Riding the crest of a boom in intellectual property rights

Updated: 2013-08-26 06:56

By Giles Chance (China Daily)

  Print Mail Large Medium  Small 分享按钮 0

With the Chinese government starting a nationwide effort to strengthen IPR protection through the legal system and the Chinese courts, it is boom time for intellectual property rights in China.

In 2012, the number of civil IPR cases that were received by the courts in China rose by 46 percent year-on-year, to 87,419. So far in 2013, the growth has continued at an even faster rate than in 2012. More than 80 percent of the IPR cases heard in 2012 in China were copyright and trademark cases. Disputes over patents, unfair competition and technology agreements made up the rest. More than 2 percent of the cases heard involved Chinese litigants not from the mainland a substantial increase from previous years.

There are two main reasons to explain the sudden increase in the foreign participation in IPR cases heard by the Chinese courts.

The first and most obvious is the increasing involvement in China of all kinds of manufacturing and service companies from around the world. Many foreign companies, particularly in the United States, have held back from selling or manufacturing in the Chinese market for reasons of cost, as well as for fear that their products will be pirated in China. These companies fear that Chinese competitors will not just take their Chinese market away from them, but eventually their home market as well. They feel that they have no choice but to come and compete in the Chinese market, which is often one of the largest in the world for their products.

Another important reason is that the Chinese legal system and the Chinese courts are doing a much better job than ever before in protecting IPR. By the end of 2012, the Supreme People's Court had appointed 83 Intermediate People's Courts to handle patent dispute cases, with 141 grass-root courts given the jurisdiction for general intellectual property cases. Chinese courts stepped up criminal enforcement regarding intellectual property cases, with 13,104 IPR-related criminal cases being heard and more than 60,000 suspects being detained in the 43,000-plus concluded IPR cases.

Six key IPR laws relating to trademarks, patents, copyrights, civil procedure, patent commissioning and service invention were reviewed and improved in 2012. The Supreme People's Court conducted an important IP Adjudication Conference in collaboration with the US in Beijing, and has also been actively involving itself in other international intellectual property conferences in order to increase China's awareness of and impact on global IP.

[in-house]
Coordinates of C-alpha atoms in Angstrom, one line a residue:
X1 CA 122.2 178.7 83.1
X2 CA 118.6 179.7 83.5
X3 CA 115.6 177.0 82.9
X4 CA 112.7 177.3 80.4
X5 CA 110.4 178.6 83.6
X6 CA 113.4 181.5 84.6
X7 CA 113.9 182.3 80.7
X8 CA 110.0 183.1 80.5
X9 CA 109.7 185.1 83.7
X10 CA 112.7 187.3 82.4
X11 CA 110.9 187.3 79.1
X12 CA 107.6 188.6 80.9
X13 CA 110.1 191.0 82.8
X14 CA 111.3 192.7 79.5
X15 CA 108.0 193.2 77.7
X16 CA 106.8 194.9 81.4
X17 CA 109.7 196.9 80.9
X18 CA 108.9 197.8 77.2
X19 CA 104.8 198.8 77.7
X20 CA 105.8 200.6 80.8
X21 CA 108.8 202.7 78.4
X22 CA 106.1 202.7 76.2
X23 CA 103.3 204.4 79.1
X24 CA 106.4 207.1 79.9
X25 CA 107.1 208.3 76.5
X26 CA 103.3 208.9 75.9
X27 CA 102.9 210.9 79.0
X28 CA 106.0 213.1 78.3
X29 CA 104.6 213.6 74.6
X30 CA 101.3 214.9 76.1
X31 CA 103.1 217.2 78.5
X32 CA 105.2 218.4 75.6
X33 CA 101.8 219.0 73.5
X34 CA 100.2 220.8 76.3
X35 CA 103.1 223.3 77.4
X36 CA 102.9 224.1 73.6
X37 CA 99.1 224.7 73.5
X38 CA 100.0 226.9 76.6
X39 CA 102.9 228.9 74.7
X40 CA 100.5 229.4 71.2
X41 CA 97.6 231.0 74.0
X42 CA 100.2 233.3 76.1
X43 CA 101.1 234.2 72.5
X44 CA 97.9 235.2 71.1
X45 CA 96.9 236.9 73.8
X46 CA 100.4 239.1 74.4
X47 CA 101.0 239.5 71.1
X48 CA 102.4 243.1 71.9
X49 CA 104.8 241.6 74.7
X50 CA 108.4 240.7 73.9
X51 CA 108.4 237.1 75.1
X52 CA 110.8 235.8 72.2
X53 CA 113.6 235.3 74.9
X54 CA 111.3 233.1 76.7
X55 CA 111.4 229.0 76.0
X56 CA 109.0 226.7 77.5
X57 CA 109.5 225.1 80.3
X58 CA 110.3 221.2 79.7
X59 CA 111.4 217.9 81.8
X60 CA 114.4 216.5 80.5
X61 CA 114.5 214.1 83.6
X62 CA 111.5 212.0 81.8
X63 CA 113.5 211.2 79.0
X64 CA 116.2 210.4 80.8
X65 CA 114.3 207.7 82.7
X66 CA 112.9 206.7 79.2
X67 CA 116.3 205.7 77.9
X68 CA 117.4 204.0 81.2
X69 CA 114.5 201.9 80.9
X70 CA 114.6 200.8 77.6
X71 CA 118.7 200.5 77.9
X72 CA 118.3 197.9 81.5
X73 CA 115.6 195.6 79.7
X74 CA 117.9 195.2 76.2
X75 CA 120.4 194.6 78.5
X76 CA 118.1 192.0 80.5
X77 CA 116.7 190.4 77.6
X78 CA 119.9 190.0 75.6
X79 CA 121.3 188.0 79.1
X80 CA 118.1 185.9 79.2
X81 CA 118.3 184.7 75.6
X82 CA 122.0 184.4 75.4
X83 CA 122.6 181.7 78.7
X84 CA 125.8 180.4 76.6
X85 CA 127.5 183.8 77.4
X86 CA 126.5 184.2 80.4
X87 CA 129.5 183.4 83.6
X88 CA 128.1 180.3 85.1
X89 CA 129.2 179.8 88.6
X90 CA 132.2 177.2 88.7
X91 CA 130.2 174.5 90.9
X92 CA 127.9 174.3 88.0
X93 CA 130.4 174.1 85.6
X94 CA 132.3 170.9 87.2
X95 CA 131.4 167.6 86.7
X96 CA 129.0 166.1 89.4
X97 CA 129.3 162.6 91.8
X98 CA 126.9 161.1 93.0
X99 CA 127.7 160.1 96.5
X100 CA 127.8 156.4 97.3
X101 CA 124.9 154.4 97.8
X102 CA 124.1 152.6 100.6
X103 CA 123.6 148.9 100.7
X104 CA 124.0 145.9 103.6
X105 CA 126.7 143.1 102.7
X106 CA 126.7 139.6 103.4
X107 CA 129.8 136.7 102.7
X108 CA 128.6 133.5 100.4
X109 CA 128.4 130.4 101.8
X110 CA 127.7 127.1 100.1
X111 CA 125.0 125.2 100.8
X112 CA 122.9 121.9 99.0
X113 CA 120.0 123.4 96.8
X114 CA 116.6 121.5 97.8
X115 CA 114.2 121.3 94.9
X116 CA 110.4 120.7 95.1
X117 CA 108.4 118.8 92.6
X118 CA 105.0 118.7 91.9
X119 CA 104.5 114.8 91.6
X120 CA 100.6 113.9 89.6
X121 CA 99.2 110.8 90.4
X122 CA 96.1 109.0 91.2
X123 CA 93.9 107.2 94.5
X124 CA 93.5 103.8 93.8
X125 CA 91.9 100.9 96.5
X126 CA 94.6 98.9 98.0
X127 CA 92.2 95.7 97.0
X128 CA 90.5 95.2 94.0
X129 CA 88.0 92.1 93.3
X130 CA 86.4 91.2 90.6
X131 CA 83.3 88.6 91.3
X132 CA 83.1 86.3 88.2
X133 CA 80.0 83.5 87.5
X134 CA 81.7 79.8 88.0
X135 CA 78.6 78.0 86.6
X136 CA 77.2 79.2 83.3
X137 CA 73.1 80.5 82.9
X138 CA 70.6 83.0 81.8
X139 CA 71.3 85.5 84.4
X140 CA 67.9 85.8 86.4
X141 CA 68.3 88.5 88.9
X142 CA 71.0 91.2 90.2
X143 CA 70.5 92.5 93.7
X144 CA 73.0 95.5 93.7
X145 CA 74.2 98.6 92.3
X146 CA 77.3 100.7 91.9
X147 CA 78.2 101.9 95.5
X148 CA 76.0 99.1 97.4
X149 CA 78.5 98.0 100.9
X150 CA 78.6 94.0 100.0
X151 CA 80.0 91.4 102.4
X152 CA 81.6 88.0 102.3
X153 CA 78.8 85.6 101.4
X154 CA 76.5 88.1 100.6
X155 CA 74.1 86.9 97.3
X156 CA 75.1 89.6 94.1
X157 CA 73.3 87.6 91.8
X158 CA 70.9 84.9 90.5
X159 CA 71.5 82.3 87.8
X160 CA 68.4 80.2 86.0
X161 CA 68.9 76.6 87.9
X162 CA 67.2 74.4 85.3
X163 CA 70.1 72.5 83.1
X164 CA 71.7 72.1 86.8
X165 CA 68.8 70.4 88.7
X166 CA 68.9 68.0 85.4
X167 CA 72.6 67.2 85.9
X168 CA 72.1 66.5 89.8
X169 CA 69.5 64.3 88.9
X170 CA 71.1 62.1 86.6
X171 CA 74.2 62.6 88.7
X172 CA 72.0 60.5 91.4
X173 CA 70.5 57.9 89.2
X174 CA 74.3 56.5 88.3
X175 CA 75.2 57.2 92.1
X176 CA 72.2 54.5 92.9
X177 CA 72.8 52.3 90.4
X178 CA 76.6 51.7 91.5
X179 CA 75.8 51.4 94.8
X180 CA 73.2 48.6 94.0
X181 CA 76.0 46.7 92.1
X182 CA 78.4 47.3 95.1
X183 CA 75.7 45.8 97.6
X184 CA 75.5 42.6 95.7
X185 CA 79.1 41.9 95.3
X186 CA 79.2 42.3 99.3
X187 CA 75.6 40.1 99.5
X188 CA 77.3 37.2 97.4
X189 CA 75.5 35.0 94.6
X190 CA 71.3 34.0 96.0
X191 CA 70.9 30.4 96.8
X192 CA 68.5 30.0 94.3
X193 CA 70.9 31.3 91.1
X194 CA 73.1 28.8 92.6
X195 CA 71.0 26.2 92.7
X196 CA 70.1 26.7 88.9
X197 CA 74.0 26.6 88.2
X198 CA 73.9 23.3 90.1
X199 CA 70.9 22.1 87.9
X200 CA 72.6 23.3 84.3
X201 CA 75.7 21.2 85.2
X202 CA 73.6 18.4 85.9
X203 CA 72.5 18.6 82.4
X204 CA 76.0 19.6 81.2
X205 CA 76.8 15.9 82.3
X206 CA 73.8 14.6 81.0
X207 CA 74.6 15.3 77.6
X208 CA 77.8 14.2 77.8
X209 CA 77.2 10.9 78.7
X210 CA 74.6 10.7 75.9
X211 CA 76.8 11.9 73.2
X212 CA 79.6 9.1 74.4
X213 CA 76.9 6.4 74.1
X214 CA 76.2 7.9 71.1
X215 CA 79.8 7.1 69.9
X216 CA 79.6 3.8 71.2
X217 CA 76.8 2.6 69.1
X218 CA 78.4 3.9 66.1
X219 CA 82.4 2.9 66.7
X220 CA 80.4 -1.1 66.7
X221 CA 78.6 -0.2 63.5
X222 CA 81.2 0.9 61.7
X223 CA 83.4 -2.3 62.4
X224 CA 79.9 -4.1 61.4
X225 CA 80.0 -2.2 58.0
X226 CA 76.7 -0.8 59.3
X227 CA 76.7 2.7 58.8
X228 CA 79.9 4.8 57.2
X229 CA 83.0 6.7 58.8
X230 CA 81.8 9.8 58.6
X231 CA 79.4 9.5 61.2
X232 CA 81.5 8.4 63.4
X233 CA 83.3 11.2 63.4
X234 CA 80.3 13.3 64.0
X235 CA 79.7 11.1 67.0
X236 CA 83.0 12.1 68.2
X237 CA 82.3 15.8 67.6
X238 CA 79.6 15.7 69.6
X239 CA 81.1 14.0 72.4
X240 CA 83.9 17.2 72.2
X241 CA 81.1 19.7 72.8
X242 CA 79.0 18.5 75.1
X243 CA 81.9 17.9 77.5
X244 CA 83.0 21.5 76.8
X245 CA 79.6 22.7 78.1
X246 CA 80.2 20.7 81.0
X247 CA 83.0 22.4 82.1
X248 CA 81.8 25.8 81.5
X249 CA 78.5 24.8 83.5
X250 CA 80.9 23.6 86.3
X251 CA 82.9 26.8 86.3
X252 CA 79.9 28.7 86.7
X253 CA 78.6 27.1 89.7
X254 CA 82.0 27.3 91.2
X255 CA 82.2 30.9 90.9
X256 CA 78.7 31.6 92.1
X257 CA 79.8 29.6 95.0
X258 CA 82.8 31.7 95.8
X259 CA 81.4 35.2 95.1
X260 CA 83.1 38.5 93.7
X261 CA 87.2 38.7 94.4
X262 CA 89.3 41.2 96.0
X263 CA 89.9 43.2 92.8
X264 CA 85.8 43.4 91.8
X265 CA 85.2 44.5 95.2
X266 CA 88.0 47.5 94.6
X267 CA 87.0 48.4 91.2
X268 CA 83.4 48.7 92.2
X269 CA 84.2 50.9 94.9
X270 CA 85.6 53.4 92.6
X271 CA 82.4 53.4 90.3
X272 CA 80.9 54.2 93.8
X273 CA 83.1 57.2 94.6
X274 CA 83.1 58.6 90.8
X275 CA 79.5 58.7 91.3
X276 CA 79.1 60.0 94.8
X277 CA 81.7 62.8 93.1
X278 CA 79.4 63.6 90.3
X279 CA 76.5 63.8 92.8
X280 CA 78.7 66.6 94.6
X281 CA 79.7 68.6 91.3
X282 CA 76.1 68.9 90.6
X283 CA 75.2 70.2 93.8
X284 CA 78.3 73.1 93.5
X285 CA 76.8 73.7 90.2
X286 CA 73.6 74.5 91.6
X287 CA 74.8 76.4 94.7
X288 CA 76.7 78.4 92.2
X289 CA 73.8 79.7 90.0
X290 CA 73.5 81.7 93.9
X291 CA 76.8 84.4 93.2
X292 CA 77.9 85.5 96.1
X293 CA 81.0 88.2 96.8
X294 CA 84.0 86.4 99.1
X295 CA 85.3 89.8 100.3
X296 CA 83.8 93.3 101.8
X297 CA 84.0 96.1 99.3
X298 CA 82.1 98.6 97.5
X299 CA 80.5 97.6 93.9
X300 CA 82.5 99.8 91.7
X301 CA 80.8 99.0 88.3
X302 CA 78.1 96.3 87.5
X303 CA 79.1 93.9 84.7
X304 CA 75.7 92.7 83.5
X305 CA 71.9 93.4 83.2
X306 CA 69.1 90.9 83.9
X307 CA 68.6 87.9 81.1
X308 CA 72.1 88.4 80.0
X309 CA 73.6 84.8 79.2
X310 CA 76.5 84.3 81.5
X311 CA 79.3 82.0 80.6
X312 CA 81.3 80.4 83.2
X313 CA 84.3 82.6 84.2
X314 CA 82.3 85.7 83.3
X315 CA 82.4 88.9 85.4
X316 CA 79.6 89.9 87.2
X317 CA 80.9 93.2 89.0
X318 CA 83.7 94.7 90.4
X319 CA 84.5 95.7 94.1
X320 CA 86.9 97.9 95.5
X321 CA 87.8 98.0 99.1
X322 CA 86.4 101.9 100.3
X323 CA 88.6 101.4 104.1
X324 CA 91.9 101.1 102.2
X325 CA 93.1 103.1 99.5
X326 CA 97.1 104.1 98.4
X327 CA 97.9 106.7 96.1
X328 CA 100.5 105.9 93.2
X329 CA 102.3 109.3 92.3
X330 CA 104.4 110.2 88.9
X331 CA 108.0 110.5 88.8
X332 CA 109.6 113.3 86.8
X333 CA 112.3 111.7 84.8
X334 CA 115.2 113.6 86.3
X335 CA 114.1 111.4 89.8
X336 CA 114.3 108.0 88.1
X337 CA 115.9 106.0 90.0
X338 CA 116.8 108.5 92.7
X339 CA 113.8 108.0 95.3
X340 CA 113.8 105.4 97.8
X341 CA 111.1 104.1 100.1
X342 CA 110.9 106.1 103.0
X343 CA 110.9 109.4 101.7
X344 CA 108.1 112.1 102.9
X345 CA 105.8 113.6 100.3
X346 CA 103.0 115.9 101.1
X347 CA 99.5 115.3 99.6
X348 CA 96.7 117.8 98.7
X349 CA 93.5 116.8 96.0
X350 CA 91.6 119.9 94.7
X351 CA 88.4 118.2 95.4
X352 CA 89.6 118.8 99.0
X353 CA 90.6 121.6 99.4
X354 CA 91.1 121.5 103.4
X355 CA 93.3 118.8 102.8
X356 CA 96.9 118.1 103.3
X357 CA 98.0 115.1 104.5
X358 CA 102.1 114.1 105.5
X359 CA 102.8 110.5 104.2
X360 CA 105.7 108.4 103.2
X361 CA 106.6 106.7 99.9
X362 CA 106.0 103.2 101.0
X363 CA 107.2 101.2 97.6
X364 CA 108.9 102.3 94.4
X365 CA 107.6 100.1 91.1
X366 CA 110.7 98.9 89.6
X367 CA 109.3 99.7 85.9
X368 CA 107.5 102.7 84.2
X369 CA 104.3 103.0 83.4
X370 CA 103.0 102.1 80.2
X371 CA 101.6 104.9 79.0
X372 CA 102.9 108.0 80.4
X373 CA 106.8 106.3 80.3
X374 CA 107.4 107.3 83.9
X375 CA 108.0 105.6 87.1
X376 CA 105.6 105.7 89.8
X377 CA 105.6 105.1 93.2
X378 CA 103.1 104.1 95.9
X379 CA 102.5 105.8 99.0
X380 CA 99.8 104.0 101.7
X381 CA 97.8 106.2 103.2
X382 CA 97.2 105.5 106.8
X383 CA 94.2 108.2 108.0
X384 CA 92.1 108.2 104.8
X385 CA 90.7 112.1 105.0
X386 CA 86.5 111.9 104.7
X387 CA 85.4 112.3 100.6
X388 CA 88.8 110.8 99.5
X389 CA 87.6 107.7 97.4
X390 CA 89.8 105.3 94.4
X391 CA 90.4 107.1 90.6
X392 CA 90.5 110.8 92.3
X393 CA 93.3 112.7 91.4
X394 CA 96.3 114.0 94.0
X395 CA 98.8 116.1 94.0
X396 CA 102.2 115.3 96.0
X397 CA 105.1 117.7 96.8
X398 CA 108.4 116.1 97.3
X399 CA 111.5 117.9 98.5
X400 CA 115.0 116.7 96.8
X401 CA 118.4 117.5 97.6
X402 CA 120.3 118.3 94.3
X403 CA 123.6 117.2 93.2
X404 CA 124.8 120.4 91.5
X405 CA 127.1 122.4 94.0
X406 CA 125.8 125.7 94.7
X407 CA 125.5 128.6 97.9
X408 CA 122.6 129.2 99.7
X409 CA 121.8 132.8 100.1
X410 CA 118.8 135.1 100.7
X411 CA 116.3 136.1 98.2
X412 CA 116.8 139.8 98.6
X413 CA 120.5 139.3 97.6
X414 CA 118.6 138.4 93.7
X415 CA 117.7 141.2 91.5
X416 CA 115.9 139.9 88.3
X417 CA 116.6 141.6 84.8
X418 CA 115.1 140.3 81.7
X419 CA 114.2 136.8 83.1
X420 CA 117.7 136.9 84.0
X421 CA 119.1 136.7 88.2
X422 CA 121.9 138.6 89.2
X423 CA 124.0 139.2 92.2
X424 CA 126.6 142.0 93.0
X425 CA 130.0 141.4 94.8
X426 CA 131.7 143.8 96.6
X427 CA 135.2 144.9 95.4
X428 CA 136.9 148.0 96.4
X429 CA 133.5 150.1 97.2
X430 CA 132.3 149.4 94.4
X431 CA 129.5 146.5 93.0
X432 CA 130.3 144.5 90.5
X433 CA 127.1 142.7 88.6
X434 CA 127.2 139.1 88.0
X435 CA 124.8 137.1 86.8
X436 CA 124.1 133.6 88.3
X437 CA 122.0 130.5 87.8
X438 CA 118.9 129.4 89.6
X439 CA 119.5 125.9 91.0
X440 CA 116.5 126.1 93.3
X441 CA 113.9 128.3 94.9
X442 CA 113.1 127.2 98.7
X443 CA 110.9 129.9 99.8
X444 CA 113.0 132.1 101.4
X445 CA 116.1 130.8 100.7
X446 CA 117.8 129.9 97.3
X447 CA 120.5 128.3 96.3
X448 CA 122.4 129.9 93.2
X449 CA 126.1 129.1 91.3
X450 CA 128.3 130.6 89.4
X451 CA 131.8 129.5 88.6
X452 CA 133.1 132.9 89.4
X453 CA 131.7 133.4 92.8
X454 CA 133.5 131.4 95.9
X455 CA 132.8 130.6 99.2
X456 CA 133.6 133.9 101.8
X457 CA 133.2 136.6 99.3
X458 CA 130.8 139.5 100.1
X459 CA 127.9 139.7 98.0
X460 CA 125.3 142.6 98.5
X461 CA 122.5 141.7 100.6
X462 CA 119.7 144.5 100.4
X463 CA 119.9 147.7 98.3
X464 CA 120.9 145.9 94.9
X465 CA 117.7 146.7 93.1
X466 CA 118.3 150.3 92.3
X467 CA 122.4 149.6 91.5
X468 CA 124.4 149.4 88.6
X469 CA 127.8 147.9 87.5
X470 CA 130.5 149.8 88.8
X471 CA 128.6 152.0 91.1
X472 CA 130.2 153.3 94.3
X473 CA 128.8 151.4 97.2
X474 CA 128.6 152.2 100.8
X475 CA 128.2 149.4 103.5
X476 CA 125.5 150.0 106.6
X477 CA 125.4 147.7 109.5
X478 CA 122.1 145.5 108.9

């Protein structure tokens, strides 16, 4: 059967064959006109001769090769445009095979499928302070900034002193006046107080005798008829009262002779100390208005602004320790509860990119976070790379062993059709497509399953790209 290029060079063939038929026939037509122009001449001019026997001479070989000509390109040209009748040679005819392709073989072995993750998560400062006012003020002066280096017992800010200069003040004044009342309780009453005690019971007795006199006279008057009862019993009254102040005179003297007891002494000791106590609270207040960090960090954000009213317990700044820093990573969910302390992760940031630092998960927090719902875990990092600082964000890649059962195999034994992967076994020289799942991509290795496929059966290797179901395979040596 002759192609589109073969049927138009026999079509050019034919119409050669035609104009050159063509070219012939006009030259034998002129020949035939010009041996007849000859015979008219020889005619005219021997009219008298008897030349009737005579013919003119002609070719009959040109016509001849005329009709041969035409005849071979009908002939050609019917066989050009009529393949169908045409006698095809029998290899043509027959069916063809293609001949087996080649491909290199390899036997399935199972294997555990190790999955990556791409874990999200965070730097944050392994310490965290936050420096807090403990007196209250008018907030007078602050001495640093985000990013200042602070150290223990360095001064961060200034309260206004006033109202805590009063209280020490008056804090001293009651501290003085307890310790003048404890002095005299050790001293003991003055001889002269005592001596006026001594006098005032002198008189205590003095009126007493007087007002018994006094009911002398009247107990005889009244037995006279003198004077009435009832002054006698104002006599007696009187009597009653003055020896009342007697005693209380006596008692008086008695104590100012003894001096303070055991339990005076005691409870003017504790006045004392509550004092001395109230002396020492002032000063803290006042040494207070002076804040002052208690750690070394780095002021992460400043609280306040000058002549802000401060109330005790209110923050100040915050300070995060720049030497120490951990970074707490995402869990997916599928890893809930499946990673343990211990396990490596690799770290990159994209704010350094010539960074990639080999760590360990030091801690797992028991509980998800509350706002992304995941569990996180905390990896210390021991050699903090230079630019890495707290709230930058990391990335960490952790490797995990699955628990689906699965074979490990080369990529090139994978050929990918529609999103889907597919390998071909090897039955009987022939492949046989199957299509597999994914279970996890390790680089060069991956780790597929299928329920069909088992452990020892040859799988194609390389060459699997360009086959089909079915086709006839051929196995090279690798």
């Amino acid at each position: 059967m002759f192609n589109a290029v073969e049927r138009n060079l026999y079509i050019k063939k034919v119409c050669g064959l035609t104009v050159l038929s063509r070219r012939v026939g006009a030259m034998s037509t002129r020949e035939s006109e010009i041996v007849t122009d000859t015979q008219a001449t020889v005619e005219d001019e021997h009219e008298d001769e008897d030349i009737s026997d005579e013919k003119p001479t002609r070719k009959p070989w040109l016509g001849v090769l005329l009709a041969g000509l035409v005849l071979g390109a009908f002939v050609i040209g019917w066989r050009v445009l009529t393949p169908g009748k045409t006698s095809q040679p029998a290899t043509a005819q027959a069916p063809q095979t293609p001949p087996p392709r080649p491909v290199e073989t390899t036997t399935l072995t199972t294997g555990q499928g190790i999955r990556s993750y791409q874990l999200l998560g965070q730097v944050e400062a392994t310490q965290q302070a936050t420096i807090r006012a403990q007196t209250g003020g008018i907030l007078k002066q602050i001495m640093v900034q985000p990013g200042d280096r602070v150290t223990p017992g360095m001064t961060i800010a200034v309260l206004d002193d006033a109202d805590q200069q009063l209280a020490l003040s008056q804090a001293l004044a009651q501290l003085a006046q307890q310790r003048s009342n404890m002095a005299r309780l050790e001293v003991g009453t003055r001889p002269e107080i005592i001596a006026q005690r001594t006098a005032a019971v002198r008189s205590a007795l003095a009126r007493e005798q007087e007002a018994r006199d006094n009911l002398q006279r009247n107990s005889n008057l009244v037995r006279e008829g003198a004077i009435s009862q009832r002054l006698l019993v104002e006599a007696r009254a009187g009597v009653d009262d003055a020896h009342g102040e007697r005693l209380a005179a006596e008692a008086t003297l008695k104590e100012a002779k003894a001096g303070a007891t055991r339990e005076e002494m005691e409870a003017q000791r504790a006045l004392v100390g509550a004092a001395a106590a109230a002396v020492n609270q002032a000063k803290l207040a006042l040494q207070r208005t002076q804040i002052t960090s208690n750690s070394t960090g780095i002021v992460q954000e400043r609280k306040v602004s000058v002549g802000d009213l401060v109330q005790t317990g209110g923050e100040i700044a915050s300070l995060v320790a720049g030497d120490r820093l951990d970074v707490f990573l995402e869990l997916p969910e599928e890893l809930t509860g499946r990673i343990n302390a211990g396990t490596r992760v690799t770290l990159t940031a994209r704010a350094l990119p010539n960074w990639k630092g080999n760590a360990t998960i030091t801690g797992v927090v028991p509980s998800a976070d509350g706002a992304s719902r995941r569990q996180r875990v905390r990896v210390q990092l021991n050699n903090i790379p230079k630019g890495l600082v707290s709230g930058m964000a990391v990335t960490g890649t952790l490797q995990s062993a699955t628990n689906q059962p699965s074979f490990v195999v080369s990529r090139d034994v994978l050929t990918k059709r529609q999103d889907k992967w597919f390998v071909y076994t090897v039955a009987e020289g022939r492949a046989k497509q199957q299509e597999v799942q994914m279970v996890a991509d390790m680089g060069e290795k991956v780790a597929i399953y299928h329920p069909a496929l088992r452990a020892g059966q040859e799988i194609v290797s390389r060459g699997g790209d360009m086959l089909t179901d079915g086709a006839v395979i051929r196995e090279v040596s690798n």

The fundamental driver of China's interest in intellectual property is the number of mainland companies who are creating IP themselves to strengthen and sharpen their competitive edge, both in China and around the world. In 2011, China passed the US and Japan to become the largest filer of patents. With an annual growth rate of 17 percent in patent filing, the World Intellectual Property Organization projects that by 2015 Chinese companies and individuals will be filing 500,000 patents each year, ahead of the US with about 400,000, and Japan with 300,000.

Of course, it's not just volume but quality that counts. The encouragement given by China's government to Chinese companies to file patents is thought by some to undermine the quality of Chinese patent applications. But we can see in ZTE, Lenovo and Huawei's global success, built on innovation, as well as price and efficiency, that Chinese companies are starting to compete very effectively regarding their own intellectual property.

China is not just taking intellectual property more seriously than in the past but is being seen to do so.

The author is a visiting professor at the Guanghua School of Management, Peking University.

(China Daily USA 08/26/2013 page14)